12Coronavirus outbreak US map for March 19, 2020.
The State Department on Thursday issued a a severe warning to American travelers abroad amid the coronavirus pandemic: return home or seek shelter elsewhere.
President Trump, meanwhile, said the Federal Drug Administration has made “very encouraging” progress in testing potential treatments, though FDA officials couldn’t say when a remedy would be available.
“We slashed red tape to develop vaccines and therapies as fast as it can possibly be done, long before anybody else was even thinking about doing this,” Trump said.
Here’s what else we learned today:
- One New Jersey family has now lost four members to the coronavirus.
Elected officials fall ill
- Two members of Congress have tested positive for coronavirus, Florida Rep. Mario Diaz-Balart and Utah Rep. Ben McAdams.
- The cases have sparked fears that the illness will spread among lawmakers and that vital virus legislation will be delayed.
- But GOP Senators appeared confident they were close to a deal on sending $1,200 to most Americans to counteract the economic woes caused by the coronavirus.
Coronavirus and the young
- A Centers for Disease Control and Prevention report says one in five coronavirus patients hospitalized in the US is under the age of 44 — although more older people actually die from it.
- The Red Cross warned of a critical blood shortage caused by the virus and is urging healthy, young Americans to help their country and donate blood.
- It’s no time for spring break. Florida Gov. Ron DeSantis declared the “party’s over” as he announced the state will enforce CDC guidelines to prevent large crowds on any beach in the state.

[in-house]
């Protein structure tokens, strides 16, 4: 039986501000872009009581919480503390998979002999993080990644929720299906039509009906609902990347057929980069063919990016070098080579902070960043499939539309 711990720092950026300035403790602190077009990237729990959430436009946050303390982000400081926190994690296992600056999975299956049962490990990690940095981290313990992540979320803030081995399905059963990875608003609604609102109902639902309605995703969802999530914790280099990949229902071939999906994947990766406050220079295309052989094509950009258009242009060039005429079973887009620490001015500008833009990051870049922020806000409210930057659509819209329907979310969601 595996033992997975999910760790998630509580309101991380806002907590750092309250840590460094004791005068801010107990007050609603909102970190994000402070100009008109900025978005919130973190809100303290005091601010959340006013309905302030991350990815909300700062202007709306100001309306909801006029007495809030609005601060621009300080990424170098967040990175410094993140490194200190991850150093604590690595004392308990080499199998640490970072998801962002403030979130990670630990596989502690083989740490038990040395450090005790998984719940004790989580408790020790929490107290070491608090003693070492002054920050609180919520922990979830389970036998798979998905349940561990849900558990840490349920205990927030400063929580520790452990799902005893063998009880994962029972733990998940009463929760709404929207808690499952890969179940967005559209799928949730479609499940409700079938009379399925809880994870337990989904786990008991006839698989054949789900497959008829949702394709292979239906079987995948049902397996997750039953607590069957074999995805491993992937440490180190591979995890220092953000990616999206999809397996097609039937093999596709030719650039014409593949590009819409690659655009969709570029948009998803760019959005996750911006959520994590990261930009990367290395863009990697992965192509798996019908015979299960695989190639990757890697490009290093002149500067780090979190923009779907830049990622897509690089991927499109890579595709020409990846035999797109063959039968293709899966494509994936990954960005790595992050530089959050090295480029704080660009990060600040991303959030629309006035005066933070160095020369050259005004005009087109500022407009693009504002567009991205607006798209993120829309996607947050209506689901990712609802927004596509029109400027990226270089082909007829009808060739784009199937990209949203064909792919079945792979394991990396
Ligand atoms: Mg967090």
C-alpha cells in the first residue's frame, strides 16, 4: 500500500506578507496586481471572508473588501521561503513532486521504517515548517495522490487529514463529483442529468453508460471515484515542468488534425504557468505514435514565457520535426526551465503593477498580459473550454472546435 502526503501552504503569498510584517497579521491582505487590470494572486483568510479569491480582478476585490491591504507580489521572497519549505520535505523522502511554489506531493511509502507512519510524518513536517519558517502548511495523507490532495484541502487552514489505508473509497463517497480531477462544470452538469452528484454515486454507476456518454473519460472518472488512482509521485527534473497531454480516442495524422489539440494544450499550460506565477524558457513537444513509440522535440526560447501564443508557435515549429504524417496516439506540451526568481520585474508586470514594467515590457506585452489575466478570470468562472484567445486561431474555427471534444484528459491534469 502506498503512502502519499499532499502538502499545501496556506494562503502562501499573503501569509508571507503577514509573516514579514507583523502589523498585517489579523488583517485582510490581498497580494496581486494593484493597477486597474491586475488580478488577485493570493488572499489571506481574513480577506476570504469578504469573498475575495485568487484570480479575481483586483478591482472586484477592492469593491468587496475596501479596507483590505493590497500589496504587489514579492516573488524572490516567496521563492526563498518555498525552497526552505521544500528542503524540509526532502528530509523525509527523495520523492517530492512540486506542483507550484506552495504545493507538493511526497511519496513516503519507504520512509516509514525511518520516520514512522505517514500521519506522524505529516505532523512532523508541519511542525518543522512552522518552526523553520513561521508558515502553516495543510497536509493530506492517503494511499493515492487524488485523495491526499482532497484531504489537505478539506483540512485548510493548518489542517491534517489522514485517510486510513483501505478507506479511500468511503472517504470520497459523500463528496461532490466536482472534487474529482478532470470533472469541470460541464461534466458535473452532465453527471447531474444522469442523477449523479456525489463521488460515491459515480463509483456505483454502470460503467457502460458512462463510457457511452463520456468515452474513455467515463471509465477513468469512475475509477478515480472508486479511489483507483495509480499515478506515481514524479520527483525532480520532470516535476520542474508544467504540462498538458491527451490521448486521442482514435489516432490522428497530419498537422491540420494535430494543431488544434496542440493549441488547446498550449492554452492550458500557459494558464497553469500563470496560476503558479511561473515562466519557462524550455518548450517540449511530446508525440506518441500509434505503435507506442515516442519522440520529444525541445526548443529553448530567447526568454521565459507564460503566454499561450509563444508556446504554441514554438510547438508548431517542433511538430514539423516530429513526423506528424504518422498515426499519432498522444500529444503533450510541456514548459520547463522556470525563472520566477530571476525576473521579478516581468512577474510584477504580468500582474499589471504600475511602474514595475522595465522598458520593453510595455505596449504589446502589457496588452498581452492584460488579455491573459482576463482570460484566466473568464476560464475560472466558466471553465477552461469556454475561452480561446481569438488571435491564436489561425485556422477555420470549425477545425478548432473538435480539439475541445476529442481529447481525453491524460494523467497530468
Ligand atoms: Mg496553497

- Young people in New York City have already begun pitching in, delivering groceries and other supplies directly to the doors of elderly residents.
Put a lid on it
- Starbucks baristas have begun urging the coffee giant to close down stores to keep thousands of workers out of risk from the virus.
- The Bank of America warned that the US economy has fallen into a recession because of the coronavirus pandemic that will make for a “brutal” three months ahead, with lost jobs, destroyed wealth and battered confidence.
- But US stocks stabilized slightly Thursday, closing slightly higher as central banks took additional measures to ease Wall Street’s fears about the epidemic.
Italy’s death toll
- Italy’s fatalities from the coronavirus have surpassed China, with so many dead that soldiers were brought in to haul away coffins and health care workers said they stopped counting bodies.
In New York
- The city’s first drive-thru coronavirus testing facility opened on Staten Island Thursday, with several hundred appointments booked on the first day.
- The head doctor at Rikers Island warned that a “storm is coming,” predicting that the coronavirus will inevitably spread through the city’s vast jail complex unless precautions are taken.
- An Amazon warehouse worker in Queens tested positive for the coronavirus, the first known case among the company’s warehouse employees in the US.
- A 76-year-old Queens man infected with COVID-19 died after being sent home from a hospital to self-quarantine.
And some good news
- Dolphins have been spotted in Italy’s now much clearer waterways, a rare sight as the country grapples with a total shutdown amid a coronavirus crisis.
- Tom Hanks, who has tested positive for COVID-19 along with his wife, keeps fighting the disease: “He’s not great, but still OK,”
Coronavirus: What Happens When You Get Infected?
How Does Coronavirus Attack Your Body?
A virus infects your body by entering healthy cells. There, the invader makes copies of itself and multiplies throughout your body.
The new coronavirus latches its spiky surface proteins to receptors on healthy cells, especially those in your lungs.
Specifically, the viral proteins bust into cells through ACE2 receptors. Once inside, the coronavirus hijacks healthy cells and takes command. Eventually, it kills some of the healthy cells.
How Does Coronavirus Move Through Your Body?
COVID-19, the illness caused by the coronavirus, starts with droplets from an infected person’s cough, sneeze, or breath. They could be in the air or on a surface that you touch before touching your eyes, nose, or mouth. That gives the virus a passage to the mucous membranes in your throat. Within 2 to 14 days, your immune system may respond with symptoms including:CONTINUE READING BELOW